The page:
Why The BrogaNazi Tobacco Playbook? A century of lead poisoned eugenics, being Why Climate Change and: The Playbook for Poisoning THE EARTH: “The pesticide industry is using Big Tobacco’s PR tactics to try and spin the science about their products’ links to bee declines and delay action while they keep profiting,” said Archer, whose group, Friends of the Earth, has documented the lobbying tactics of pesticide makers.
When neonics hit the market three decades ago, they were the first new class of insecticide invented in nearly 50 years, and their use skyrocketed.
As early as the late 17th century, farmers found that they could grind tobacco plants and use nicotine extract to kill beetles on crops. Nicotine acts as an organic insecticide, binding to nerve receptors and causing paralysis and death in aphids, white flies, and other plant-eating insects.
Attempts to use nicotine for a mass-market pesticide, however, frustrated scientists. In early research, sunlight diluted the effectiveness of nicotine-based products. But that changed just over three decades ago, when Bayer scientists at Nihon Bayer Agrochem, the firm’s Japanese subsidiary, first synthesized neonicotinoids in the 1980s — a compound that not only withstood heat and sunlight, but could be applied to the root or seed of a plant and remain effective for that plant’s entire lifespan.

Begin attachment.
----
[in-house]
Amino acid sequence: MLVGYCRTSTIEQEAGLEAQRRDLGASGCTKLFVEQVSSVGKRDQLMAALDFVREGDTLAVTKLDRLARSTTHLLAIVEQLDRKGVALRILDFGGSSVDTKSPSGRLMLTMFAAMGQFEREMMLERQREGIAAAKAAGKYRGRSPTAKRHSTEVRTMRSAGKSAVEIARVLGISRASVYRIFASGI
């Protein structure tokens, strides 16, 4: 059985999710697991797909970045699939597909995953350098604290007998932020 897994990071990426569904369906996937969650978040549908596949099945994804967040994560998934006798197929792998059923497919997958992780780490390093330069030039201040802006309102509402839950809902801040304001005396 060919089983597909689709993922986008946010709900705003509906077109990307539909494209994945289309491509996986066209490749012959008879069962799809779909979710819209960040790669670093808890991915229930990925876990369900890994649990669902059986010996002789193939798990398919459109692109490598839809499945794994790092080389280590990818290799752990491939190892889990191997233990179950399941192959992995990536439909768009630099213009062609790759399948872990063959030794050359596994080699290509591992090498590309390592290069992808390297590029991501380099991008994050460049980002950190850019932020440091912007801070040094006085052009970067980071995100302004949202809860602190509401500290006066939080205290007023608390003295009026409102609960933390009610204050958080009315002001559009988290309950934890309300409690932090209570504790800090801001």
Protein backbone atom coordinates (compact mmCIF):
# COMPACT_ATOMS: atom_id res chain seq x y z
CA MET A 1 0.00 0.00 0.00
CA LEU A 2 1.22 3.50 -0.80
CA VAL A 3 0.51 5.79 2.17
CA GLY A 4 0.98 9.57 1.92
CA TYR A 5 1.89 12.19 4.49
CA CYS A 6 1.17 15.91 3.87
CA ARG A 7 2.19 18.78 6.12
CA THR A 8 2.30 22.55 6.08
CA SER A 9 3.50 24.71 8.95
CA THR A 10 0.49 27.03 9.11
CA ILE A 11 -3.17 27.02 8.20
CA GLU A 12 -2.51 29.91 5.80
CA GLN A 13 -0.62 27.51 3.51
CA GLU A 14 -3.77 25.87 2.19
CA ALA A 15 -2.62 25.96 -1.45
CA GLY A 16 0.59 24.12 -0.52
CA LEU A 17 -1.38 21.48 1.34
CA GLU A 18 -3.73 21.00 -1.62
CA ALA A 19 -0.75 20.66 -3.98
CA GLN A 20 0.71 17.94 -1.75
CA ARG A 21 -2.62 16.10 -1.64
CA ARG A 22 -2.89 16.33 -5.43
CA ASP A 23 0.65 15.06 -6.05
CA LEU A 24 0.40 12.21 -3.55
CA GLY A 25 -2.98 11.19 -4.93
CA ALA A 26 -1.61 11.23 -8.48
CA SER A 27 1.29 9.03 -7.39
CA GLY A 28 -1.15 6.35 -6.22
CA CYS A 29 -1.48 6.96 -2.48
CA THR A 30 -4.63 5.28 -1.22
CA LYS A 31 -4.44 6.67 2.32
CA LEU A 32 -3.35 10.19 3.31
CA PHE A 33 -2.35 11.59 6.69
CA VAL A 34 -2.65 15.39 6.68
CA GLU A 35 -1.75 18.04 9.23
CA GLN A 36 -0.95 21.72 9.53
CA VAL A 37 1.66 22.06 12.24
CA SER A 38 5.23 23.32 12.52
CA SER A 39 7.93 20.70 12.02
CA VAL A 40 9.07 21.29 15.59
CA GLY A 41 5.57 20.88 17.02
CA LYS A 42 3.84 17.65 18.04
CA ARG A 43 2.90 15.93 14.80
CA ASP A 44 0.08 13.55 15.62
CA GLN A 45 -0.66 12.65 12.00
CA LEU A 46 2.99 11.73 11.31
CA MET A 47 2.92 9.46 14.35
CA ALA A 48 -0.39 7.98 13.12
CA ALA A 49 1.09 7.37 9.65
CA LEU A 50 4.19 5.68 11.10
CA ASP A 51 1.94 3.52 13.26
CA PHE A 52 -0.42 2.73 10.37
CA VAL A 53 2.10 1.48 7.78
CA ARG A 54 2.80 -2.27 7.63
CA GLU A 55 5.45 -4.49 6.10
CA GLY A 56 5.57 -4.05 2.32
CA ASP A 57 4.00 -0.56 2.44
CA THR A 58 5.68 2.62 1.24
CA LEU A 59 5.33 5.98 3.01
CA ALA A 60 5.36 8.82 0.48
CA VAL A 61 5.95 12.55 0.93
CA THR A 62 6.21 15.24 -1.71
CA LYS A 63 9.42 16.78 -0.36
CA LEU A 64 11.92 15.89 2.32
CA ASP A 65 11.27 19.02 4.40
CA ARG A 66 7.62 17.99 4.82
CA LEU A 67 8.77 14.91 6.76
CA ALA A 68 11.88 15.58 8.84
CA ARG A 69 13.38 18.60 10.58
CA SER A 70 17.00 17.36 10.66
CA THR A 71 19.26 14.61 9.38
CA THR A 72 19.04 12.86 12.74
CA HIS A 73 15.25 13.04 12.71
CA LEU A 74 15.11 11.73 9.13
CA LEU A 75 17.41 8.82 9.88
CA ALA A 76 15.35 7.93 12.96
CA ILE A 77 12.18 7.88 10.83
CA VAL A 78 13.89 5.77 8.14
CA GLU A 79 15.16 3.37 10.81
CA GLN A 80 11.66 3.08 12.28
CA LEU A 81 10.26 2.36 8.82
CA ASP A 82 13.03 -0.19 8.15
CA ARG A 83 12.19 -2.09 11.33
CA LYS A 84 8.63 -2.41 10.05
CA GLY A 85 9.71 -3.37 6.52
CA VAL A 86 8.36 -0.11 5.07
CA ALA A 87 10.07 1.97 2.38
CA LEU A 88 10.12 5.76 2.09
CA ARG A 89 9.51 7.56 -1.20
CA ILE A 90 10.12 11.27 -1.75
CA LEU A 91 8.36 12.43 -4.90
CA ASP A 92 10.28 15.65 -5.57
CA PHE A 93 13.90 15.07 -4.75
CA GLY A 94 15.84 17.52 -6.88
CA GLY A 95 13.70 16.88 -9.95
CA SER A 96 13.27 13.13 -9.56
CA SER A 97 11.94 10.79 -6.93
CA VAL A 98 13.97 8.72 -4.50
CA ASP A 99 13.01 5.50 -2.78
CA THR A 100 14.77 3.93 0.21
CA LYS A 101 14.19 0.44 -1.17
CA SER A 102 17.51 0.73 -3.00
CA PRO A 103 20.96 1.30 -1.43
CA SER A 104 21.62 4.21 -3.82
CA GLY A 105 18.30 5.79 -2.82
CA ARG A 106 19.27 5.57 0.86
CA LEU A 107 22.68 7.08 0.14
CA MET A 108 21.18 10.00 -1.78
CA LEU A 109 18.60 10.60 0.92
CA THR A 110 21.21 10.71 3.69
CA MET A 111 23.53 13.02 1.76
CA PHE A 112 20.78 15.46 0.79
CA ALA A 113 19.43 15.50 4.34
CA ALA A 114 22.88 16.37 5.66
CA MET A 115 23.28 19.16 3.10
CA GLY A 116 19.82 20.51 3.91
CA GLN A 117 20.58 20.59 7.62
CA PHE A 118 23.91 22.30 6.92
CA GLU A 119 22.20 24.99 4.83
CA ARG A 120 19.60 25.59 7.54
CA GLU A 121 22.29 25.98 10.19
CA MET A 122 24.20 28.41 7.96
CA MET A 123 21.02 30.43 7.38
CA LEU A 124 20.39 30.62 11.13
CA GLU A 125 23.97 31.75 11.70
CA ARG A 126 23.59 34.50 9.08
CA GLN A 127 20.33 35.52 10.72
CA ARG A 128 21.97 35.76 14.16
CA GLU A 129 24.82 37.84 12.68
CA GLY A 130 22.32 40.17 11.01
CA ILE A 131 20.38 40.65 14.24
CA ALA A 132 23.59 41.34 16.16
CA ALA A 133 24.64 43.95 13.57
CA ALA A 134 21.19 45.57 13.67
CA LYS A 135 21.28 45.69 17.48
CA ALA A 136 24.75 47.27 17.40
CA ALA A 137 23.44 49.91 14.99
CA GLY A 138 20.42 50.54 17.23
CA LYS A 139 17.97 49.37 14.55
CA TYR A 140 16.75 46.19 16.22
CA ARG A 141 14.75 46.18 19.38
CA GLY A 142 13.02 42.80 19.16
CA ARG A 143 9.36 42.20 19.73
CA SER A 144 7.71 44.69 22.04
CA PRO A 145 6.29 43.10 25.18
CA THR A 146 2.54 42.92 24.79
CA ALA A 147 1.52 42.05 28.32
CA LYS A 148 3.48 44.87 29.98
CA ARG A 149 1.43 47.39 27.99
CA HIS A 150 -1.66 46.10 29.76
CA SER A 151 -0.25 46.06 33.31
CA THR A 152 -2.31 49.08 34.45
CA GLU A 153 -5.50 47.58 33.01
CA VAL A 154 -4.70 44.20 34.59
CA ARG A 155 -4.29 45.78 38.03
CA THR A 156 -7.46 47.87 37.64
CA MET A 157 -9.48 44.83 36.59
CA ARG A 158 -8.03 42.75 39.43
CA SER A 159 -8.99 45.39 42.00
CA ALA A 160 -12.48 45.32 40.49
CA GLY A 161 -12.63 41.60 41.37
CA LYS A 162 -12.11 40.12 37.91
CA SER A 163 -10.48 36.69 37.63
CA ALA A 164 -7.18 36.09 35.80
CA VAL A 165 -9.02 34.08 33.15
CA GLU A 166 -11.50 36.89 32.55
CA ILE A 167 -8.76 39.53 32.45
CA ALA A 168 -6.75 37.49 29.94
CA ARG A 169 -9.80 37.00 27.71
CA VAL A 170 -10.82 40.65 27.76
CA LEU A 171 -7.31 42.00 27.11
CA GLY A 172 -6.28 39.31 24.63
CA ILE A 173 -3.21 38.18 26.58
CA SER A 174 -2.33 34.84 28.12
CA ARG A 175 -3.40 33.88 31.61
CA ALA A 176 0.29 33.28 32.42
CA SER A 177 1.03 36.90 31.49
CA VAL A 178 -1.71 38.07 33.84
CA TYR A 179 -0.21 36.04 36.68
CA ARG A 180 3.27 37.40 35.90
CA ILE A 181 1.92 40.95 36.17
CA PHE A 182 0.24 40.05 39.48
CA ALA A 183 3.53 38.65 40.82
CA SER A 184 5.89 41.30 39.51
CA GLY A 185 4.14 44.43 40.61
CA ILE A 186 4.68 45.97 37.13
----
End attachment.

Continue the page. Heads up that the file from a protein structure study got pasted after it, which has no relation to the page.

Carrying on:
Neonics were hailed as the “Goldilocks compound” because they are “not too hard, not too soft, but just right.”
The new chemical came just in time. Farmers and regulators were seeking alternatives to another class of pesticides — organophosphates, nerve agents sprayed on crops — that had been found to cause cancer in humans. Initial studies of neonics showed that the compound was acutely toxic to insects but unlikely to cause harm to mammals.
As one scientist for Bayer described the invention in a 1993 Science magazine article hailing the introduction of the new class of chemicals, neonics were the “Goldilocks compound” because they are “not too hard, not too soft, but just right.”
And because seeds could be pretreated with neonics, which were absorbed and expressed through the tissue, nectar, and pollen, they could be also produced on an industrial scale, providing agriculture crops with an efficient insect-killing capability without the need for expensive spray treatments or constant reapplication.
In other words, farmers could soak the ground and seeds with enormous amounts of the compound to avoid problems from pests in the future. The delivery mechanism saved money for farmers but set the conditions for chronic overuse of the pesticides.